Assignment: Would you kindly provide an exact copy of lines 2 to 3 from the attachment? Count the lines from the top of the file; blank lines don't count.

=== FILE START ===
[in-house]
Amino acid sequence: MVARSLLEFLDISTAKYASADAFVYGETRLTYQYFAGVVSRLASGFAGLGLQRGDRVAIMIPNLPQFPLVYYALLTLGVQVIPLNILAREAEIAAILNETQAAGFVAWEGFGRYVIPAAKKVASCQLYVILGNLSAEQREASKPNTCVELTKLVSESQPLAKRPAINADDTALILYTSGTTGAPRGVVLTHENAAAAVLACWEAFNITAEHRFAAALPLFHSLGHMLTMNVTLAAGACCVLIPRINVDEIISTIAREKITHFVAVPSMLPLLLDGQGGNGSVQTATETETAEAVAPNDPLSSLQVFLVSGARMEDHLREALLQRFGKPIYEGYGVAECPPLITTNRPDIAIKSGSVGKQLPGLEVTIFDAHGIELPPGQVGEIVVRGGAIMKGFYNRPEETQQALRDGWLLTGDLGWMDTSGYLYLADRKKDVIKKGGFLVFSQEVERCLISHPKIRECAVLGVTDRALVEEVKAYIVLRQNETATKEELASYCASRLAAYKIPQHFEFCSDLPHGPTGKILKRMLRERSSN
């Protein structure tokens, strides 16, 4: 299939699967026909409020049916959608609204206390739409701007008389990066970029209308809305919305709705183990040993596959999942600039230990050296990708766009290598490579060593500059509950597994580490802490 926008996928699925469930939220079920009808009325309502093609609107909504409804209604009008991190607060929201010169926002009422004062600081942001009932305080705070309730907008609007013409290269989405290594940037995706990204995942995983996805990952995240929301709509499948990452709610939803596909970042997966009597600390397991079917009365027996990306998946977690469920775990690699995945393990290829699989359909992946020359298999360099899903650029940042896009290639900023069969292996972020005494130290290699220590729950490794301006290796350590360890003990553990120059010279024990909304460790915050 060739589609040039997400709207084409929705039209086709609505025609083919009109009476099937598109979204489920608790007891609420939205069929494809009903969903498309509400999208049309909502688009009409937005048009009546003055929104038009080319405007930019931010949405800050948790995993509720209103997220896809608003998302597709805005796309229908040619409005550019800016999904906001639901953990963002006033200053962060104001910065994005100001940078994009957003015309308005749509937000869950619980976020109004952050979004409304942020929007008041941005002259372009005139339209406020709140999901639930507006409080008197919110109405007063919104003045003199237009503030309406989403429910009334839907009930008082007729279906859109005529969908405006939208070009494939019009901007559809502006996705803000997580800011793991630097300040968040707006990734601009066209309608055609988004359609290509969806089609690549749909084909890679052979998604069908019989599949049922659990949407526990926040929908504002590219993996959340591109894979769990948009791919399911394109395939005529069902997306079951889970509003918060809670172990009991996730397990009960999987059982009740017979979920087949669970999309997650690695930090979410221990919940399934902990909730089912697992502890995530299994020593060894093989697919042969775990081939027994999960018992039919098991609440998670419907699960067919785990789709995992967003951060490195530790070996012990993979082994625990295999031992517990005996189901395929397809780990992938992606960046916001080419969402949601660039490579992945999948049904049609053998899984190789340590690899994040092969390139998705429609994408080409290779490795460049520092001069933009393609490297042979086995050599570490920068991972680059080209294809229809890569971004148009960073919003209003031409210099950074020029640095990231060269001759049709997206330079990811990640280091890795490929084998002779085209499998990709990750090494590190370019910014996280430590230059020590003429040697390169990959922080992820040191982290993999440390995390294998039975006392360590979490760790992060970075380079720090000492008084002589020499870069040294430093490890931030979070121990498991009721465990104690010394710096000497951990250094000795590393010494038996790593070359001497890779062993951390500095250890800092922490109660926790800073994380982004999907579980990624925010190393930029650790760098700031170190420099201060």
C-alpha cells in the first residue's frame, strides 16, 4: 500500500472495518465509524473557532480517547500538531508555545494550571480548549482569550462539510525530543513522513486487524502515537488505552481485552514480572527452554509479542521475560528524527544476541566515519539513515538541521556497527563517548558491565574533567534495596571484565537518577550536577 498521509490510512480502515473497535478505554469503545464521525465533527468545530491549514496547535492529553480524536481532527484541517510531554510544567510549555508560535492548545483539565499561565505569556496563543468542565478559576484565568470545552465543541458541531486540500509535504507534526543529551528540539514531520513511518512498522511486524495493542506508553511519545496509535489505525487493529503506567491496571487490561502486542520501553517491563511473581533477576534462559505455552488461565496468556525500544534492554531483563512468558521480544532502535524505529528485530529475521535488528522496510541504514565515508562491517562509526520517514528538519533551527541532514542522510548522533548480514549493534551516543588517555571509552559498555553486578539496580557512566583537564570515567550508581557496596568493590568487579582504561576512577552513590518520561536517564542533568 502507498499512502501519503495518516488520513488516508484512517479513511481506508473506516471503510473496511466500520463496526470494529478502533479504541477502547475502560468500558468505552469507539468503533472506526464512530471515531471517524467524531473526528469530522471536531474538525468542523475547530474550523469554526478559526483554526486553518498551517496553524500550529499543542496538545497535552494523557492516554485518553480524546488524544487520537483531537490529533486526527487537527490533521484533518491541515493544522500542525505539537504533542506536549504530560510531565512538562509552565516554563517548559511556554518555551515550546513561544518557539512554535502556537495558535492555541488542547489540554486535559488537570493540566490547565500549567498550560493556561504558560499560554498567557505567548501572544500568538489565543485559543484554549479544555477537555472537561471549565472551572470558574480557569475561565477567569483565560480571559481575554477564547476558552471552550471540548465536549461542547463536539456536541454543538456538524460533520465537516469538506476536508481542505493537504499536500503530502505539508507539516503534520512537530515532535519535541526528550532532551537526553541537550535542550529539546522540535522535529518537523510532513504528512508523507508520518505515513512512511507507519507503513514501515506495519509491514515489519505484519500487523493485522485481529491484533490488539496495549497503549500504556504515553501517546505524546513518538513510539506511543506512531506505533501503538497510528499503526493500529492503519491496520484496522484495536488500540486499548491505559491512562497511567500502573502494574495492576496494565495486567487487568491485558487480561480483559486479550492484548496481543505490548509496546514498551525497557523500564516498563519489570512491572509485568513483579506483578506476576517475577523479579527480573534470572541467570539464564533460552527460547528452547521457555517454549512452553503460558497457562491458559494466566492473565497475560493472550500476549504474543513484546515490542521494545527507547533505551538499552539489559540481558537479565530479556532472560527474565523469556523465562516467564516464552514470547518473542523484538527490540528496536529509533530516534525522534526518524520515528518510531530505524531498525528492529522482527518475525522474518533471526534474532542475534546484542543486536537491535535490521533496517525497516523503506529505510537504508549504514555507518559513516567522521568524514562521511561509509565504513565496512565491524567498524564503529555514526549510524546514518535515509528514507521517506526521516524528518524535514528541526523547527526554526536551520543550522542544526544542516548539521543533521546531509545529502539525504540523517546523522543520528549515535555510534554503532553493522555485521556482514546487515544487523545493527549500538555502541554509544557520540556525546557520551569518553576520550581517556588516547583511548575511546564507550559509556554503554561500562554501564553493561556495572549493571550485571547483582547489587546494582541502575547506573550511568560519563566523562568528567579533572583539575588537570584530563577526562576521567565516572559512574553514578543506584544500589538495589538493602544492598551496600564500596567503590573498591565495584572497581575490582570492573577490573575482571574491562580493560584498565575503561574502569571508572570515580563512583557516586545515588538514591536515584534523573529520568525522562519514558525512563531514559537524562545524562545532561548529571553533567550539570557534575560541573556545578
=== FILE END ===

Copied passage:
Amino acid sequence: MVARSLLEFLDISTAKYASADAFVYGETRLTYQYFAGVVSRLASGFAGLGLQRGDRVAIMIPNLPQFPLVYYALLTLGVQVIPLNILAREAEIAAILNETQAAGFVAWEGFGRYVIPAAKKVASCQLYVILGNLSAEQREASKPNTCVELTKLVSESQPLAKRPAINADDTALILYTSGTTGAPRGVVLTHENAAAAVLACWEAFNITAEHRFAAALPLFHSLGHMLTMNVTLAAGACCVLIPRINVDEIISTIAREKITHFVAVPSMLPLLLDGQGGNGSVQTATETETAEAVAPNDPLSSLQVFLVSGARMEDHLREALLQRFGKPIYEGYGVAECPPLITTNRPDIAIKSGSVGKQLPGLEVTIFDAHGIELPPGQVGEIVVRGGAIMKGFYNRPEETQQALRDGWLLTGDLGWMDTSGYLYLADRKKDVIKKGGFLVFSQEVERCLISHPKIRECAVLGVTDRALVEEVKAYIVLRQNETATKEELASYCASRLAAYKIPQHFEFCSDLPHGPTGKILKRMLRERSSN
């Protein structure tokens, strides 16, 4: 299939699967026909409020049916959608609204206390739409701007008389990066970029209308809305919305709705183990040993596959999942600039230990050296990708766009290598490579060593500059509950597994580490802490 926008996928699925469930939220079920009808009325309502093609609107909504409804209604009008991190607060929201010169926002009422004062600081942001009932305080705070309730907008609007013409290269989405290594940037995706990204995942995983996805990952995240929301709509499948990452709610939803596909970042997966009597600390397991079917009365027996990306998946977690469920775990690699995945393990290829699989359909992946020359298999360099899903650029940042896009290639900023069969292996972020005494130290290699220590729950490794301006290796350590360890003990553990120059010279024990909304460790915050 060739589609040039997400709207084409929705039209086709609505025609083919009109009476099937598109979204489920608790007891609420939205069929494809009903969903498309509400999208049309909502688009009409937005048009009546003055929104038009080319405007930019931010949405800050948790995993509720209103997220896809608003998302597709805005796309229908040619409005550019800016999904906001639901953990963002006033200053962060104001910065994005100001940078994009957003015309308005749509937000869950619980976020109004952050979004409304942020929007008041941005002259372009005139339209406020709140999901639930507006409080008197919110109405007063919104003045003199237009503030309406989403429910009334839907009930008082007729279906859109005529969908405006939208070009494939019009901007559809502006996705803000997580800011793991630097300040968040707006990734601009066209309608055609988004359609290509969806089609690549749909084909890679052979998604069908019989599949049922659990949407526990926040929908504002590219993996959340591109894979769990948009791919399911394109395939005529069902997306079951889970509003918060809670172990009991996730397990009960999987059982009740017979979920087949669970999309997650690695930090979410221990919940399934902990909730089912697992502890995530299994020593060894093989697919042969775990081939027994999960018992039919098991609440998670419907699960067919785990789709995992967003951060490195530790070996012990993979082994625990295999031992517990005996189901395929397809780990992938992606960046916001080419969402949601660039490579992945999948049904049609053998899984190789340590690899994040092969390139998705429609994408080409290779490795460049520092001069933009393609490297042979086995050599570490920068991972680059080209294809229809890569971004148009960073919003209003031409210099950074020029640095990231060269001759049709997206330079990811990640280091890795490929084998002779085209499998990709990750090494590190370019910014996280430590230059020590003429040697390169990959922080992820040191982290993999440390995390294998039975006392360590979490760790992060970075380079720090000492008084002589020499870069040294430093490890931030979070121990498991009721465990104690010394710096000497951990250094000795590393010494038996790593070359001497890779062993951390500095250890800092922490109660926790800073994380982004999907579980990624925010190393930029650790760098700031170190420099201060």